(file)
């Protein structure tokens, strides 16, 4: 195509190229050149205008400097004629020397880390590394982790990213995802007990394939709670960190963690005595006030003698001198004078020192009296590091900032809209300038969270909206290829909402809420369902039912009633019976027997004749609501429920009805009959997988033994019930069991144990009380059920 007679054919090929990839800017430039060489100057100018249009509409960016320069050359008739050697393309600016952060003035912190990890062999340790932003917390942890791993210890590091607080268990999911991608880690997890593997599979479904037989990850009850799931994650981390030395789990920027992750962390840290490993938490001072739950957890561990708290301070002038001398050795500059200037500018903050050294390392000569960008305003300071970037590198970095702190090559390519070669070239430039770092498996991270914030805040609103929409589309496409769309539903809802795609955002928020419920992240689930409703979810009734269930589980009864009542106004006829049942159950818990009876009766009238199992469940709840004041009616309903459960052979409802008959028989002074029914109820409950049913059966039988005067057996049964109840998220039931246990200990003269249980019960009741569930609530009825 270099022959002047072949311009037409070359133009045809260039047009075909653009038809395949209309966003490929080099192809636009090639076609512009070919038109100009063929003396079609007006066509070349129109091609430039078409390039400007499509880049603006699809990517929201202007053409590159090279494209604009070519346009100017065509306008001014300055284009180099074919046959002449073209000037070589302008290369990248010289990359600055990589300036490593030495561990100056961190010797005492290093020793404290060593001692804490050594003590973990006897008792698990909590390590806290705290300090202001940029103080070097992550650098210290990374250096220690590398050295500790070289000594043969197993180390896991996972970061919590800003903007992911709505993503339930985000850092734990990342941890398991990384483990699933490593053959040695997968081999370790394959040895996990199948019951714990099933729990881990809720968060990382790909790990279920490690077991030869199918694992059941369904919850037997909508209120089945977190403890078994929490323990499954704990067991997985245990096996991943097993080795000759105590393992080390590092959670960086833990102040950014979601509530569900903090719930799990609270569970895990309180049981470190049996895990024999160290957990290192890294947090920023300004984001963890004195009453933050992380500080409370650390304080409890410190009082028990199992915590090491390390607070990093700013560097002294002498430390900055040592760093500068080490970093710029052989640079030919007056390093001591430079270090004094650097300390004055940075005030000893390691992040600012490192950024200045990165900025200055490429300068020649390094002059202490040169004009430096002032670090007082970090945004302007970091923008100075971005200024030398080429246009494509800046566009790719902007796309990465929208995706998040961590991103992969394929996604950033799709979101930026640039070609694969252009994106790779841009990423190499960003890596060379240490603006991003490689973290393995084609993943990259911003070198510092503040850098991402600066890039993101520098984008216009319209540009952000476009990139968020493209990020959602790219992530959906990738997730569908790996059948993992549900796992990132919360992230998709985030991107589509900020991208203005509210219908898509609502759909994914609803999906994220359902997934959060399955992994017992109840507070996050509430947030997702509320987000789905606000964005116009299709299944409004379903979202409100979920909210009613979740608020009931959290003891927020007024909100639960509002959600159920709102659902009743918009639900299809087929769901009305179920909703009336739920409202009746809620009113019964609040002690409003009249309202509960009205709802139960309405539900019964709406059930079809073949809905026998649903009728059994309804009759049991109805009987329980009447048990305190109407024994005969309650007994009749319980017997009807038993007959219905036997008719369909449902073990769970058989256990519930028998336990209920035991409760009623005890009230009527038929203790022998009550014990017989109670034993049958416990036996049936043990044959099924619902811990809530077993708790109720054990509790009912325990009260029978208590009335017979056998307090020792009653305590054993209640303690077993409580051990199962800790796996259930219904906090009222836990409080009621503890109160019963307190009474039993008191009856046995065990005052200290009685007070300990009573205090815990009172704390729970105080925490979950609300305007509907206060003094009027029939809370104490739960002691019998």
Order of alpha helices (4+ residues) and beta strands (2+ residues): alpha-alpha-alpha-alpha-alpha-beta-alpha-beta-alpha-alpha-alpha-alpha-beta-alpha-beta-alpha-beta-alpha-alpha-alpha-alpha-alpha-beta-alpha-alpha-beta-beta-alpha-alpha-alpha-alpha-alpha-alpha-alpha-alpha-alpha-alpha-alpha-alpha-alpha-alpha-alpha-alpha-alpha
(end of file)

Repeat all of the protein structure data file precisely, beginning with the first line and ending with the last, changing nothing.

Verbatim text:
């Protein structure tokens, strides 16, 4: 195509190229050149205008400097004629020397880390590394982790990213995802007990394939709670960190963690005595006030003698001198004078020192009296590091900032809209300038969270909206290829909402809420369902039912009633019976027997004749609501429920009805009959997988033994019930069991144990009380059920 007679054919090929990839800017430039060489100057100018249009509409960016320069050359008739050697393309600016952060003035912190990890062999340790932003917390942890791993210890590091607080268990999911991608880690997890593997599979479904037989990850009850799931994650981390030395789990920027992750962390840290490993938490001072739950957890561990708290301070002038001398050795500059200037500018903050050294390392000569960008305003300071970037590198970095702190090559390519070669070239430039770092498996991270914030805040609103929409589309496409769309539903809802795609955002928020419920992240689930409703979810009734269930589980009864009542106004006829049942159950818990009876009766009238199992469940709840004041009616309903459960052979409802008959028989002074029914109820409950049913059966039988005067057996049964109840998220039931246990200990003269249980019960009741569930609530009825 270099022959002047072949311009037409070359133009045809260039047009075909653009038809395949209309966003490929080099192809636009090639076609512009070919038109100009063929003396079609007006066509070349129109091609430039078409390039400007499509880049603006699809990517929201202007053409590159090279494209604009070519346009100017065509306008001014300055284009180099074919046959002449073209000037070589302008290369990248010289990359600055990589300036490593030495561990100056961190010797005492290093020793404290060593001692804490050594003590973990006897008792698990909590390590806290705290300090202001940029103080070097992550650098210290990374250096220690590398050295500790070289000594043969197993180390896991996972970061919590800003903007992911709505993503339930985000850092734990990342941890398991990384483990699933490593053959040695997968081999370790394959040895996990199948019951714990099933729990881990809720968060990382790909790990279920490690077991030869199918694992059941369904919850037997909508209120089945977190403890078994929490323990499954704990067991997985245990096996991943097993080795000759105590393992080390590092959670960086833990102040950014979601509530569900903090719930799990609270569970895990309180049981470190049996895990024999160290957990290192890294947090920023300004984001963890004195009453933050992380500080409370650390304080409890410190009082028990199992915590090491390390607070990093700013560097002294002498430390900055040592760093500068080490970093710029052989640079030919007056390093001591430079270090004094650097300390004055940075005030000893390691992040600012490192950024200045990165900025200055490429300068020649390094002059202490040169004009430096002032670090007082970090945004302007970091923008100075971005200024030398080429246009494509800046566009790719902007796309990465929208995706998040961590991103992969394929996604950033799709979101930026640039070609694969252009994106790779841009990423190499960003890596060379240490603006991003490689973290393995084609993943990259911003070198510092503040850098991402600066890039993101520098984008216009319209540009952000476009990139968020493209990020959602790219992530959906990738997730569908790996059948993992549900796992990132919360992230998709985030991107589509900020991208203005509210219908898509609502759909994914609803999906994220359902997934959060399955992994017992109840507070996050509430947030997702509320987000789905606000964005116009299709299944409004379903979202409100979920909210009613979740608020009931959290003891927020007024909100639960509002959600159920709102659902009743918009639900299809087929769901009305179920909703009336739920409202009746809620009113019964609040002690409003009249309202509960009205709802139960309405539900019964709406059930079809073949809905026998649903009728059994309804009759049991109805009987329980009447048990305190109407024994005969309650007994009749319980017997009807038993007959219905036997008719369909449902073990769970058989256990519930028998336990209920035991409760009623005890009230009527038929203790022998009550014990017989109670034993049958416990036996049936043990044959099924619902811990809530077993708790109720054990509790009912325990009260029978208590009335017979056998307090020792009653305590054993209640303690077993409580051990199962800790796996259930219904906090009222836990409080009621503890109160019963307190009474039993008191009856046995065990005052200290009685007070300990009573205090815990009172704390729970105080925490979950609300305007509907206060003094009027029939809370104490739960002691019998």
Order of alpha helices (4+ residues) and beta strands (2+ residues): alpha-alpha-alpha-alpha-alpha-beta-alpha-beta-alpha-alpha-alpha-alpha-beta-alpha-beta-alpha-beta-alpha-alpha-alpha-alpha-alpha-beta-alpha-alpha-beta-beta-alpha-alpha-alpha-alpha-alpha-alpha-alpha-alpha-alpha-alpha-alpha-alpha-alpha-alpha-alpha-alpha-alpha